Letter from Virginia M. Burke & Phyllis M. Banks to MLK

Friday, August 9, 1963
Milwaukee, WI, Atlanta, GA, Washington, D.C.

Virginia Burke and Phyllis Banks express their interest in distributing "The Negro Is Your Brother", better known as "Letter from Birmingham Jail", to Wisconsin leaders to inform them of the goals and aspirations of Dr. King and his following. Burke and Banks explain that while the document had appeared in multiple publications, they feel that it has yet to reach the wide audience it deserves. They ask Dr. King's permission to reprint and distribute the document if he holds the copyright.

Letter from Unitarian Universalist Association President Dana McLean Greeley to MLK

Monday, March 22, 1965
Massachusetts (MA), Selma, AL, Alabama (AL), Washington, D.C., Montgomery, AL, Detroit, MI, Michigan (MI)

Dana McLean Greeley asks for Dr. King's endorsement of a conference on religion and peace to be held in Washington, DC, and invites Dr. King to serve on the Executive Committee of the conference. Greeley also recounts his time spent in Selma and mentions that he will be in Montgomery soon.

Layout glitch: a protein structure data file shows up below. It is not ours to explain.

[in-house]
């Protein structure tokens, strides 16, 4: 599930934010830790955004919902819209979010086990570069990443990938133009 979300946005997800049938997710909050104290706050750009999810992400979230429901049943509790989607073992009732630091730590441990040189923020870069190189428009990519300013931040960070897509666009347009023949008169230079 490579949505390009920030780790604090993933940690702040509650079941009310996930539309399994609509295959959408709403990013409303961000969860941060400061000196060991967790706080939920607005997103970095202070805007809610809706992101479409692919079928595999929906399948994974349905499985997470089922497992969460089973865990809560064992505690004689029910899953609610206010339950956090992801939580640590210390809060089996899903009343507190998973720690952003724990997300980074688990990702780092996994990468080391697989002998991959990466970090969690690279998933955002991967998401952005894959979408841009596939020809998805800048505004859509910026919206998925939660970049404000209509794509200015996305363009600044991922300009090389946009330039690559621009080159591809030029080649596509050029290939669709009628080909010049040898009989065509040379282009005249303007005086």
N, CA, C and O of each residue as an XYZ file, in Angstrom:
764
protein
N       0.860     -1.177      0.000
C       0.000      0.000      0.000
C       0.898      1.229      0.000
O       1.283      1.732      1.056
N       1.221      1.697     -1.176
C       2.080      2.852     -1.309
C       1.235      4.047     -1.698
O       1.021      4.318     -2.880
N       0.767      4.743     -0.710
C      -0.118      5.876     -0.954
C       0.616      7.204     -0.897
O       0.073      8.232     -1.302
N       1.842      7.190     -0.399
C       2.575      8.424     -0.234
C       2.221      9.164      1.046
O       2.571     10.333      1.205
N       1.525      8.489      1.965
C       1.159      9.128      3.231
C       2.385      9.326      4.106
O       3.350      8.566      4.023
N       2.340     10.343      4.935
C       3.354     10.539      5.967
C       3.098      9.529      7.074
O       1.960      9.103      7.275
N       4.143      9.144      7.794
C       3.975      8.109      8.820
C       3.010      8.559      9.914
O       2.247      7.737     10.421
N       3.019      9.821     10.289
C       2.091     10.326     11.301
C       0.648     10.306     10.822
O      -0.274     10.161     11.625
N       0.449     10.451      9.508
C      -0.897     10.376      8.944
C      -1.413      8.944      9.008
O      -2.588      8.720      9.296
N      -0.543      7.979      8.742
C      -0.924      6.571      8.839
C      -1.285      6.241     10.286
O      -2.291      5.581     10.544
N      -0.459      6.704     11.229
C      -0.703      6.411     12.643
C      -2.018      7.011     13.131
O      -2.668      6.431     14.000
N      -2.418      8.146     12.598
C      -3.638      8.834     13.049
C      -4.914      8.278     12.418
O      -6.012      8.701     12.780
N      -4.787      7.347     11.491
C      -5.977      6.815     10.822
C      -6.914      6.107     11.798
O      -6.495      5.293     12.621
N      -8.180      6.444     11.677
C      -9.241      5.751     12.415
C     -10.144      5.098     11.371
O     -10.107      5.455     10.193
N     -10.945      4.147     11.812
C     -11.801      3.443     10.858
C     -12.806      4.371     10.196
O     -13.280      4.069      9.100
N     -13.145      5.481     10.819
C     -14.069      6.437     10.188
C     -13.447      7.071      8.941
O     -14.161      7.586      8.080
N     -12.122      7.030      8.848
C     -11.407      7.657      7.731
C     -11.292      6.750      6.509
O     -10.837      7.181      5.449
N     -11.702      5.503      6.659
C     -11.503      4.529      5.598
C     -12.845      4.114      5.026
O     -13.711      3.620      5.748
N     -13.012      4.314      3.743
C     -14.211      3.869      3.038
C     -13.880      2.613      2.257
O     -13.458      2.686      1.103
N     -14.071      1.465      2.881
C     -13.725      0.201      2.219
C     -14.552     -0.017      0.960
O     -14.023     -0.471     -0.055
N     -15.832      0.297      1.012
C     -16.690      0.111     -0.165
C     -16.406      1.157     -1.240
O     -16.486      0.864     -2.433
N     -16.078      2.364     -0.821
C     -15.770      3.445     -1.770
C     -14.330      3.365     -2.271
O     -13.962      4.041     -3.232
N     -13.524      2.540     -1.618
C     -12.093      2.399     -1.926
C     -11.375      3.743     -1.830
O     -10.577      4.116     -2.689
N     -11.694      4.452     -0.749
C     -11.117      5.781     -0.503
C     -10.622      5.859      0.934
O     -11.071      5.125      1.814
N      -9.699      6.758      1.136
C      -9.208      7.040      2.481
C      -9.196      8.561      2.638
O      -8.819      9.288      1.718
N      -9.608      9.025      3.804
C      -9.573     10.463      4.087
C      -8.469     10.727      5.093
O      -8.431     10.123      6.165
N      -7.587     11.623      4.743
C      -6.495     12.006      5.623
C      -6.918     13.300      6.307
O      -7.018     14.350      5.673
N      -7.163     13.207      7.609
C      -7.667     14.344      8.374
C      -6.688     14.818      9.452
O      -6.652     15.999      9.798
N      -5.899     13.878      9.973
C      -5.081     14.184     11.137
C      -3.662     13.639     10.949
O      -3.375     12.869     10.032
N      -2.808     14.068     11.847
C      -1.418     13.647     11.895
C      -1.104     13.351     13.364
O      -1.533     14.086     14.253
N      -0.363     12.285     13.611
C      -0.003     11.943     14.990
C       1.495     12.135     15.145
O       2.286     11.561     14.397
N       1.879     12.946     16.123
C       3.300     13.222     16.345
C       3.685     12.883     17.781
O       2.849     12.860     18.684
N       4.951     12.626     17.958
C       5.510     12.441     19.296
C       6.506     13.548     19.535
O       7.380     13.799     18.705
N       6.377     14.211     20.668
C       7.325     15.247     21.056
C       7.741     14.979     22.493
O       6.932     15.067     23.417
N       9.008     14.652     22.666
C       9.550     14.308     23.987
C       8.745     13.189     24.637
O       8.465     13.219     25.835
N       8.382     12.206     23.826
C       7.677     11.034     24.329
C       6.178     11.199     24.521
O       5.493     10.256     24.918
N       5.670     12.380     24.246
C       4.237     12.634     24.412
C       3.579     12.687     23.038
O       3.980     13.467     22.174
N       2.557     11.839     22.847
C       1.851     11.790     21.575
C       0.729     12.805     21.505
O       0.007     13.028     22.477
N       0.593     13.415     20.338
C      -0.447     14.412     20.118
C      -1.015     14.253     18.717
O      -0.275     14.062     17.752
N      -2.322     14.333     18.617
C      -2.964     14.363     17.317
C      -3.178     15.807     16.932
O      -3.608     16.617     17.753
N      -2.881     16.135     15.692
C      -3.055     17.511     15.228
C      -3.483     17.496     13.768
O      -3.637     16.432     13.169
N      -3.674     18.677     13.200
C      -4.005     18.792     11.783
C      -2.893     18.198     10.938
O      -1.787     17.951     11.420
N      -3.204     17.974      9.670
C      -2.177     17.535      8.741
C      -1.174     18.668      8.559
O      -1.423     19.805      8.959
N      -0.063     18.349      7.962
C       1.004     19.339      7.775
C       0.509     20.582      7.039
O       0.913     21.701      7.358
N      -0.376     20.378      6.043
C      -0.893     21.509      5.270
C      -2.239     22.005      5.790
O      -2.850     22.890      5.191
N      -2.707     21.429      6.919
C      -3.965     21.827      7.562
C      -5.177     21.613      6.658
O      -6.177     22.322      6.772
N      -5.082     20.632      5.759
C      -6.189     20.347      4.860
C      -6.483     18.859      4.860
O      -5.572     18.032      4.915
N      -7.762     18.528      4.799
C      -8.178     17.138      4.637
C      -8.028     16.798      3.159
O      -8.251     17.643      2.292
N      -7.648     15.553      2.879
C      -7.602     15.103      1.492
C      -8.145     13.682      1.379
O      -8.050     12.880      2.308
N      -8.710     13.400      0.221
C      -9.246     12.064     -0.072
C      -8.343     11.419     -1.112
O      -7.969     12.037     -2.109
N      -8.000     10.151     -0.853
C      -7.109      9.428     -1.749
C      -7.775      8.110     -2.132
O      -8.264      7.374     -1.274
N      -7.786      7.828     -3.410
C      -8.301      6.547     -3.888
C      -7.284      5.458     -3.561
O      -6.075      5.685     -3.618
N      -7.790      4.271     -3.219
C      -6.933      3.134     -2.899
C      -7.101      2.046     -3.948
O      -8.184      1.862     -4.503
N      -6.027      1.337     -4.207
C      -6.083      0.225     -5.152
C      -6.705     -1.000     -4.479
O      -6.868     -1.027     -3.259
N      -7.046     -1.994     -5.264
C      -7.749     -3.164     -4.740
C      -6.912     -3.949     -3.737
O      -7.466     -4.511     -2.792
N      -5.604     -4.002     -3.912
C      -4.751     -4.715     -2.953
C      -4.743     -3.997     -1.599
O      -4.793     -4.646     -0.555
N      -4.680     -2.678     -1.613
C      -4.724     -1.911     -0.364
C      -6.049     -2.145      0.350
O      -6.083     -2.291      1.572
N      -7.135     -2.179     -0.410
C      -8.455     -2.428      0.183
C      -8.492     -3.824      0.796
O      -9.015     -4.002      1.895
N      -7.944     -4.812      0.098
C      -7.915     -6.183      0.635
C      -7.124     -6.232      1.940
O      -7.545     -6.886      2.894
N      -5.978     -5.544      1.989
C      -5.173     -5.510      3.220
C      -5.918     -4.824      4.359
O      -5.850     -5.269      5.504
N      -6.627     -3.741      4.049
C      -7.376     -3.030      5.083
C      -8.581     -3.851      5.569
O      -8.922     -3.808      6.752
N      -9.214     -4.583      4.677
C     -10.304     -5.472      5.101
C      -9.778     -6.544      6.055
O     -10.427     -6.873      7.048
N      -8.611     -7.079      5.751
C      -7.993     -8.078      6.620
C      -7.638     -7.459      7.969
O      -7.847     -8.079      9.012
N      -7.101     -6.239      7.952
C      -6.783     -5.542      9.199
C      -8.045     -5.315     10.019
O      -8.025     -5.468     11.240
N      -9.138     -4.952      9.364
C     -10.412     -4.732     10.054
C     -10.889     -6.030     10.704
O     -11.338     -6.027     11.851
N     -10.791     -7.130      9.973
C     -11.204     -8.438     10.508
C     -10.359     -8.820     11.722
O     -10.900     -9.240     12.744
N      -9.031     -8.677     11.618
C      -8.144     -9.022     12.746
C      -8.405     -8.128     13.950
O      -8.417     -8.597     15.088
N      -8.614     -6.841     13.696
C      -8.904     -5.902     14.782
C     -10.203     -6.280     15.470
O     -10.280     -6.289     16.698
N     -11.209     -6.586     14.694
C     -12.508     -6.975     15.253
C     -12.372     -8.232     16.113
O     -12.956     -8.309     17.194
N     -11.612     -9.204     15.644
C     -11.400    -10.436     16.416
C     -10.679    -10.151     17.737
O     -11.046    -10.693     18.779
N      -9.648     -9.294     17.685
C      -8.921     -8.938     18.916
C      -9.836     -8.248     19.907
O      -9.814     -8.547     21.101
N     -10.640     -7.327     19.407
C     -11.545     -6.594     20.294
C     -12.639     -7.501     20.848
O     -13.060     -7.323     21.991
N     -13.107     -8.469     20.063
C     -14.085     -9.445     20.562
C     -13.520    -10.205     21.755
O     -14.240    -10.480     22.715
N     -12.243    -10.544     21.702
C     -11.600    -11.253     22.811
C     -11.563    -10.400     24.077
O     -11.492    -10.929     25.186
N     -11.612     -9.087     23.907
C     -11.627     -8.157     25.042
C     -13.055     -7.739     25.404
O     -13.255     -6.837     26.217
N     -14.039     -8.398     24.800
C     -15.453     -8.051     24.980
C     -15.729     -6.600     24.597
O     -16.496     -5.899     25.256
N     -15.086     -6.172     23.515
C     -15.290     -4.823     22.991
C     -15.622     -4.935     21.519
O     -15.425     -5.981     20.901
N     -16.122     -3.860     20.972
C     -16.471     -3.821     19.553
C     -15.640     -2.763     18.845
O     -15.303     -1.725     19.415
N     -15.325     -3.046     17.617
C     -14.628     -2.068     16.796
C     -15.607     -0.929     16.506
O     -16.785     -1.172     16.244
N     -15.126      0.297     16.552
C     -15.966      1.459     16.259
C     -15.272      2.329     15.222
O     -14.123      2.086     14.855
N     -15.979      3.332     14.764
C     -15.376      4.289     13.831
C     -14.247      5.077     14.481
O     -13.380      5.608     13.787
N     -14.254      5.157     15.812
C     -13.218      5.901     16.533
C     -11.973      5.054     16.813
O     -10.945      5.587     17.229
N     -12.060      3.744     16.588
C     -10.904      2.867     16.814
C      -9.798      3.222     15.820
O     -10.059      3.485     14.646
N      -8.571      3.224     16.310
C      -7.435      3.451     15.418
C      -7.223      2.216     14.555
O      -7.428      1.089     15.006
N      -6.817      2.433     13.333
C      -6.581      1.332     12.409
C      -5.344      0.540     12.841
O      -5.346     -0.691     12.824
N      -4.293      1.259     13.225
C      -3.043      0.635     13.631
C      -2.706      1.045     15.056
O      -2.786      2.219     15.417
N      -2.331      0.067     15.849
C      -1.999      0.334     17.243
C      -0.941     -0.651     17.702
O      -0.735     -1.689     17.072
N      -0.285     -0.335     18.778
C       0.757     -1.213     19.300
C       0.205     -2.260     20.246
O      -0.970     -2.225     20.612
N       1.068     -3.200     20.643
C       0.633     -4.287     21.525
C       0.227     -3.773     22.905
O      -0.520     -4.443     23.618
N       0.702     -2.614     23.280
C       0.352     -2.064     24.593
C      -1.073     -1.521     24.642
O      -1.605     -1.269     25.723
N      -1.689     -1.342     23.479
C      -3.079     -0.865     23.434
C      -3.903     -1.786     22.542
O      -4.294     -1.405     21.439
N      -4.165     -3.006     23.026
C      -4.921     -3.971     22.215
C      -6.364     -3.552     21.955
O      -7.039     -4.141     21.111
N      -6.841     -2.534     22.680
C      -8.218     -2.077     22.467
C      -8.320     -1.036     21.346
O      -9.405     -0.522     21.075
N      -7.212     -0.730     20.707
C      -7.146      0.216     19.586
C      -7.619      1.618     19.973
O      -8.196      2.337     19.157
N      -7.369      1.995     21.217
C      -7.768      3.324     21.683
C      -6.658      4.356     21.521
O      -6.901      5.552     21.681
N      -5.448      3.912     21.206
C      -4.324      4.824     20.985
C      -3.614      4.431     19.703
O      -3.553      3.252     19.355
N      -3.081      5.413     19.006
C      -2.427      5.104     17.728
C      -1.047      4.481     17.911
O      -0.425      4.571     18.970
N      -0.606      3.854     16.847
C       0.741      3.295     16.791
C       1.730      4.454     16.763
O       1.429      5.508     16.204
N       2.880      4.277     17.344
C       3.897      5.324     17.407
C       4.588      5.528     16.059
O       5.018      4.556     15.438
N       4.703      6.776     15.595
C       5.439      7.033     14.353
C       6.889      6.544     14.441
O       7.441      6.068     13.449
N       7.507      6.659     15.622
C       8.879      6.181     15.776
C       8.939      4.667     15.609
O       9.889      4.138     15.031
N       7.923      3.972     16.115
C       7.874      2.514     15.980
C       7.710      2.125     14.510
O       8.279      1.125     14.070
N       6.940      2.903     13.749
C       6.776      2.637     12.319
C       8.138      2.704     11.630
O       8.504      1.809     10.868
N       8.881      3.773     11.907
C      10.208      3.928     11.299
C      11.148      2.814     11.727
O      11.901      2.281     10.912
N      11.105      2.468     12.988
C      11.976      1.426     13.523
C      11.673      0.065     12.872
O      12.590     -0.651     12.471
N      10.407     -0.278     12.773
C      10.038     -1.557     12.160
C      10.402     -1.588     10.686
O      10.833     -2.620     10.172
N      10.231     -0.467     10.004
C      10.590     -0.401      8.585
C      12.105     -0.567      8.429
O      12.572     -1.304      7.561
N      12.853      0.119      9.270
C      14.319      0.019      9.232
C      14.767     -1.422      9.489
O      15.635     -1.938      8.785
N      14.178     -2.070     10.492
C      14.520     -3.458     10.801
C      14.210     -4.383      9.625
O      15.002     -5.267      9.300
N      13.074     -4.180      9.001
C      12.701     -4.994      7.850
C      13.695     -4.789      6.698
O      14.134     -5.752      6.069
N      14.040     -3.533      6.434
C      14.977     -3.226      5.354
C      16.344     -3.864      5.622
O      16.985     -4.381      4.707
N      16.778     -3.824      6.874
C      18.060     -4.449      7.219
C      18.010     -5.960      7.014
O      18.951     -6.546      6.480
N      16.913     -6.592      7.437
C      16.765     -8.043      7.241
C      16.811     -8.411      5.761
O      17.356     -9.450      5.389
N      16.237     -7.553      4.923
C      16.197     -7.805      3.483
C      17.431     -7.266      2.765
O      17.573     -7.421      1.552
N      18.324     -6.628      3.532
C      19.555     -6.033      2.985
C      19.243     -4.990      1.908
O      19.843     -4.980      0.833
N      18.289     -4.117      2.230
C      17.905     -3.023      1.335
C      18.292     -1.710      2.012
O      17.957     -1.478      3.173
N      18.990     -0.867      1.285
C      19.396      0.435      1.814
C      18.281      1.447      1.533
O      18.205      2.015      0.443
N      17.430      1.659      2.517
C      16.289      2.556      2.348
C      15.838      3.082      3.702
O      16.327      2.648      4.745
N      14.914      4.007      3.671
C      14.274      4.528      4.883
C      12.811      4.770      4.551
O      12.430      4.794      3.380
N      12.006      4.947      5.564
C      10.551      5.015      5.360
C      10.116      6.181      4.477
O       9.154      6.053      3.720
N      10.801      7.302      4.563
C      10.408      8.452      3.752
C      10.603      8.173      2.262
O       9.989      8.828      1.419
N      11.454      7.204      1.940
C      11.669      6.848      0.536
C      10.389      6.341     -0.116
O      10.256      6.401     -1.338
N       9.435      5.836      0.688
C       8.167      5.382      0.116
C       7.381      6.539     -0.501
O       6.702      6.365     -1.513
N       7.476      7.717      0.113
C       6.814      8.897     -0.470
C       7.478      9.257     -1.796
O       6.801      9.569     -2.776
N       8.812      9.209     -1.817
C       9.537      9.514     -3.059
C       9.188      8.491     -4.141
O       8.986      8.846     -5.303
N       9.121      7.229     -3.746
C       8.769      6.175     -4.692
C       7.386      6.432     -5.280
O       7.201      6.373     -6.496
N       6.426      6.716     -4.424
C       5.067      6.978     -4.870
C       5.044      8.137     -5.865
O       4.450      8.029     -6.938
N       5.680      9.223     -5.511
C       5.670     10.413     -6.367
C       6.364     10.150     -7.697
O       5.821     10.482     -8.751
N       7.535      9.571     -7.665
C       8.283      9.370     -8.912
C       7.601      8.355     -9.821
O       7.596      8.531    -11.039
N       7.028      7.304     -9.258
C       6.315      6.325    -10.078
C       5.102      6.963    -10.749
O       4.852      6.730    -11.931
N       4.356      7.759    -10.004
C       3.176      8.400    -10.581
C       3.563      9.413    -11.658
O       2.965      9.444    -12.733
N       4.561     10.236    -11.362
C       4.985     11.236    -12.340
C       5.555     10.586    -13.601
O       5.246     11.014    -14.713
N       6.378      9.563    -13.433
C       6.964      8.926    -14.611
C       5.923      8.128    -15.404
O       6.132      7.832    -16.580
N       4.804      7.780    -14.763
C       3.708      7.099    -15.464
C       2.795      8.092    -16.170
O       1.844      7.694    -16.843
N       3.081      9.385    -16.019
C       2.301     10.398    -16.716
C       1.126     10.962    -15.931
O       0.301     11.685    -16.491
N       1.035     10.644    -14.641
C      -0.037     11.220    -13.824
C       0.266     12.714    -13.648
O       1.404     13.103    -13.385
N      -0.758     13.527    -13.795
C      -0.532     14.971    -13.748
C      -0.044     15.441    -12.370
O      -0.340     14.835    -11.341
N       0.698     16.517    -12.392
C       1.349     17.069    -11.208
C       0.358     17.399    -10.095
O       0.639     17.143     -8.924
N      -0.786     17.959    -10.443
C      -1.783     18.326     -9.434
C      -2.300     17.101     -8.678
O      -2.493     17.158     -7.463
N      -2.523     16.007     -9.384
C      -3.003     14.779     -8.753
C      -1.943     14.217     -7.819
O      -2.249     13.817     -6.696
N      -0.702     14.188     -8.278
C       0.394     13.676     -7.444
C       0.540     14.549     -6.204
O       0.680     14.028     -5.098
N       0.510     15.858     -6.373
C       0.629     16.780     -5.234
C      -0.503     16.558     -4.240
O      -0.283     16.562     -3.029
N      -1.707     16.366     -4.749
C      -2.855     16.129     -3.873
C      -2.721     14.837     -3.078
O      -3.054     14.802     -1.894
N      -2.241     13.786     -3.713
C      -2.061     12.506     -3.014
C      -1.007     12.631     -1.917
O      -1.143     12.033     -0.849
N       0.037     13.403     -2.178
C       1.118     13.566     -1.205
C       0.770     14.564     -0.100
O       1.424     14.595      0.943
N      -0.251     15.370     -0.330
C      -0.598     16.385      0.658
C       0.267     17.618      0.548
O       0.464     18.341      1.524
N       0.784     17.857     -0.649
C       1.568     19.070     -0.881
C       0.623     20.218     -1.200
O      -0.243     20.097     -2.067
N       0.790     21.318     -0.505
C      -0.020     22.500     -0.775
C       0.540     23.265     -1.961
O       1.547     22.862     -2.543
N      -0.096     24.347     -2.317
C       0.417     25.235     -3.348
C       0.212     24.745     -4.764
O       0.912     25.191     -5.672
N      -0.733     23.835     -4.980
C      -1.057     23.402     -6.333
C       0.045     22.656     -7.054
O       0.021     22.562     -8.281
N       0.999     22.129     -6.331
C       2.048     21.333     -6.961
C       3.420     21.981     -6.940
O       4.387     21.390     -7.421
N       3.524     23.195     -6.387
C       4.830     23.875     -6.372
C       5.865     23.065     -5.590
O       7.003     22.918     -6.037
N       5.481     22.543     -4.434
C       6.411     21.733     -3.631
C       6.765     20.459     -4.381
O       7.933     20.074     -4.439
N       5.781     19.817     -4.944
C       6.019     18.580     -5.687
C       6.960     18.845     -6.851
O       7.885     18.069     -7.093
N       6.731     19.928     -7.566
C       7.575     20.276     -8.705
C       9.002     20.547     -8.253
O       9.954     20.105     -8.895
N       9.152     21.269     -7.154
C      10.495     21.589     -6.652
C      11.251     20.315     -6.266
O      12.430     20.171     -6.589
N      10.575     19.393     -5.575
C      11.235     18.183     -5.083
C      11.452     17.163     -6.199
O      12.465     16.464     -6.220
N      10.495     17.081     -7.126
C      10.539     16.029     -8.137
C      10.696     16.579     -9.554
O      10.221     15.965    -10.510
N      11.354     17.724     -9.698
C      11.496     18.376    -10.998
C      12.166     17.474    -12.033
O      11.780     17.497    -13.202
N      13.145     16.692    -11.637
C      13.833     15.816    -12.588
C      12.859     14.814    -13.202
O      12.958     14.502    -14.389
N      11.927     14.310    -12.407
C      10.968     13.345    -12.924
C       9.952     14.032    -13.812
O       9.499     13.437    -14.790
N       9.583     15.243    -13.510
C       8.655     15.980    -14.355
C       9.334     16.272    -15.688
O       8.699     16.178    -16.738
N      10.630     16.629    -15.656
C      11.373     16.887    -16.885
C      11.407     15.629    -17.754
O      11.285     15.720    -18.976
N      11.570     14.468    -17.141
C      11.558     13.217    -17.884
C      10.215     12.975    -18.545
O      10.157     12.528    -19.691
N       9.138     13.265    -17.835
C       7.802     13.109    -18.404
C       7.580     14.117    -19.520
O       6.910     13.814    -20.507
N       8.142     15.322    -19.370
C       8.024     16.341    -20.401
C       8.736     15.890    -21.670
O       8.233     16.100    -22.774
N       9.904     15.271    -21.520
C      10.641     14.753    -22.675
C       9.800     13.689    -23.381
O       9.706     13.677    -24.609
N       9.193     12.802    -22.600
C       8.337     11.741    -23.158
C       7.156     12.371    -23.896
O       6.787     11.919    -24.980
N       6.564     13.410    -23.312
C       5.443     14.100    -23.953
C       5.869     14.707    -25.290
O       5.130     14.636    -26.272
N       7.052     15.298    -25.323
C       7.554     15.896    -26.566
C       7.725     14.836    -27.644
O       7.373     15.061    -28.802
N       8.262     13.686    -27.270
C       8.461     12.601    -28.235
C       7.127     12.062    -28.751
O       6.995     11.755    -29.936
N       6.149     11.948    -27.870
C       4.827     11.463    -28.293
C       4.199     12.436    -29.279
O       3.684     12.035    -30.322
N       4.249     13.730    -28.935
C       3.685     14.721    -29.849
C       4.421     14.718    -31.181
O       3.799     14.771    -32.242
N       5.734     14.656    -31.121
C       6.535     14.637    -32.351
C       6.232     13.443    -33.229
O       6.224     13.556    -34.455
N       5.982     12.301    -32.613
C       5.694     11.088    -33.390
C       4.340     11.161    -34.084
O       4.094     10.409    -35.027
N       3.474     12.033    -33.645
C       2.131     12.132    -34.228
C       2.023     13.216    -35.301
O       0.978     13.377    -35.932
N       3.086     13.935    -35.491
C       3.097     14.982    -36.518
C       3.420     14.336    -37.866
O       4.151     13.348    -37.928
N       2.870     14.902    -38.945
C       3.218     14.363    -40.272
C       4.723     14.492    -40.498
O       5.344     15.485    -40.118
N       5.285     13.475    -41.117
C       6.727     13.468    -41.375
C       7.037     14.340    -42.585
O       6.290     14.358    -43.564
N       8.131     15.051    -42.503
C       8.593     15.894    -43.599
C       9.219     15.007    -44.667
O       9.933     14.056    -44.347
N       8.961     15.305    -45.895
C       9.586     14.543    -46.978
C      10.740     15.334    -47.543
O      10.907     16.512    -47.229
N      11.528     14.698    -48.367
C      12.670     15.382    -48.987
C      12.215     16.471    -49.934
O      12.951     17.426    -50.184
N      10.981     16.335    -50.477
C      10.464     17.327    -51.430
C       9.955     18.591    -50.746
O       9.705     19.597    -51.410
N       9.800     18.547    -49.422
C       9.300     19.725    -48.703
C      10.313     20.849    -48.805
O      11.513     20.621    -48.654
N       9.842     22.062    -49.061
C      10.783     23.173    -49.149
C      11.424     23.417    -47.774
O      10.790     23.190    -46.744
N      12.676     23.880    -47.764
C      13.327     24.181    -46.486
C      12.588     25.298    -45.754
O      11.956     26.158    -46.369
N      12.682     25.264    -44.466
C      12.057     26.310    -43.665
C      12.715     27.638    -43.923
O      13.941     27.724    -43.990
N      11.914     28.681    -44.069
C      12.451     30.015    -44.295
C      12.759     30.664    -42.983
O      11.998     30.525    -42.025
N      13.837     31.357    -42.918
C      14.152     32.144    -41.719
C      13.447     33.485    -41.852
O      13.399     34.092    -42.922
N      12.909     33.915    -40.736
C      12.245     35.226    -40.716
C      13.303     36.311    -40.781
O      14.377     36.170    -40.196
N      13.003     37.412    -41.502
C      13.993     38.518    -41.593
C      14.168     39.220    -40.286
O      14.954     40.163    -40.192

Worship

Dr. King references William Ernest Hocking and James Bissett Pratt regarding religious worship.

Letter from MLK to Robert J. McCracken

Thursday, February 27, 1964
New York, NY

Dr. King declines to preach twice on one Sunday at Riverside Church in New York City. Besides time constraints, he needs to conserve his strength as per his doctor's recommendation. Because the 1964 World's Fair will be in New York at that time, they expect big crowds, requiring two services.

Telegram from Mrs. King to Mr. & Mrs. Silverboard

Thursday, January 9, 1969
Atlanta, GA